September 8th 1859
Letter to the Editor. In reference to the account of the cricket match
played at Foxearth I wish to correct certain errors.The correspondent
said that after we were only 18 runs behind we dispatched some-one home
to the George Hotel for the flag. This flag was were left at the George
on purpose and the landlady thinking we had forgotten it sent it on with
a lad, thus sir no-one was sent home for the flag.
yours, by some-one who was there.
September 15th 1859. Wednesday the 7th witnessed the village of Foxearth celebrating the incoming of harvest with a happy celebration. In the morning the cottagers brought their produce from their gardens for prizes to be adjudged. The church service commenced at 2 o'clock where the beautiful church was crowded and additional benches were placed in the aisles. Afterwards the company visited the vegetable show in the school room, then sat down to a dinner in a tent 135 ft long with two rows of tables running full length. Prizes were given by the Rector to deserving labourers and successful exhibitors, afterwards dancing on the grass, harvest buns were produced at teatime and after tea dancing resumed in the schoolroom until 11 when all assembled in the tent and partook of supper which consisted of the remains of the dinner. During supper there was a firework display, at 12 o'clock all were dismissed by the rector. Points especially noticed were the absence of limits upon the quantity of beer supplied to the labourers. A days feast with these results teaches us that we only have to show in the right direction the amusement of the poor, they will not abuse their holiday, it is the want of sympathy and direction which too often leads to abuses to say the least, no-one would wish to return to harvest horkeys and largesse to be spent in public houses.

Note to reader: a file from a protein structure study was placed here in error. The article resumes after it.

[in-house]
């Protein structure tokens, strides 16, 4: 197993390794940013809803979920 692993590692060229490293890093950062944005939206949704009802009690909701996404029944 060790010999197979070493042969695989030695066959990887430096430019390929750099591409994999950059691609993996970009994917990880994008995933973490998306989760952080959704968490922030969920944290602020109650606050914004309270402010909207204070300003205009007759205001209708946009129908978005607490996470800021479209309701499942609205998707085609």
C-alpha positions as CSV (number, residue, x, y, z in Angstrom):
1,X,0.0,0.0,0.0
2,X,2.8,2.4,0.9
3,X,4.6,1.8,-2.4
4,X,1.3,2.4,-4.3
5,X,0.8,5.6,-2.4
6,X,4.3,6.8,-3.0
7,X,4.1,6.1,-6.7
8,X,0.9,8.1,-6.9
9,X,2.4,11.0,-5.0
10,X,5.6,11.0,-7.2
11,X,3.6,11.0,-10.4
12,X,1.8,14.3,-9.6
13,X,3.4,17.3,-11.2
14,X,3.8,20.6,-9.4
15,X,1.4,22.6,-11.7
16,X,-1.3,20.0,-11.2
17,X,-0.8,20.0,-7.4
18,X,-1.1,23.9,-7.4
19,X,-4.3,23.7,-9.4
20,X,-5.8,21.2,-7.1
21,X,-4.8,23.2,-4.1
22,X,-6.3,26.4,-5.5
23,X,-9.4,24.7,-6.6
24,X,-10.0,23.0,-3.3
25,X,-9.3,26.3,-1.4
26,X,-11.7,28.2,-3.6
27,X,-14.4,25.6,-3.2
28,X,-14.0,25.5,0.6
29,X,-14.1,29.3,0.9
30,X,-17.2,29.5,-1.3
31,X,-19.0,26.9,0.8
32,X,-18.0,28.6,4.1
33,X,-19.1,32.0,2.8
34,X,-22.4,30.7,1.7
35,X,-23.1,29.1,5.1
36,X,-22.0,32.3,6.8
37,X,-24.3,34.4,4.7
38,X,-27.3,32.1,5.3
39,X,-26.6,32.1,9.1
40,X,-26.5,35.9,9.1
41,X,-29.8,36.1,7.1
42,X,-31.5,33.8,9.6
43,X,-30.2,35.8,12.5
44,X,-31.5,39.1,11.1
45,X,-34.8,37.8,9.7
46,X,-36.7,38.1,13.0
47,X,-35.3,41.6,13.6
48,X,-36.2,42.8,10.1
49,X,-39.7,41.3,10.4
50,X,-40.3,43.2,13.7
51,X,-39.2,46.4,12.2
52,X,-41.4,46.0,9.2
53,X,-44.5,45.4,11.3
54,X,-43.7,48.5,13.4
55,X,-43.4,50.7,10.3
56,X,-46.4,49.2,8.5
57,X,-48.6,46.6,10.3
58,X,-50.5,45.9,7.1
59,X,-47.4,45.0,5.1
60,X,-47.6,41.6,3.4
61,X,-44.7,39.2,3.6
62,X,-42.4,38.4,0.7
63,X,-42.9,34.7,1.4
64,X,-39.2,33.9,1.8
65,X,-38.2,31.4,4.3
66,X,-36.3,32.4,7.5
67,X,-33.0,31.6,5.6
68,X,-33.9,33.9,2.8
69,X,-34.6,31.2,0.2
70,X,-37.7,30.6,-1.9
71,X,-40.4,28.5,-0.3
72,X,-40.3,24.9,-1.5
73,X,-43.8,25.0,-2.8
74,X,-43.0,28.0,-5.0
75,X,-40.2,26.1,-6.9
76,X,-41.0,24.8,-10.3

October 18th 1859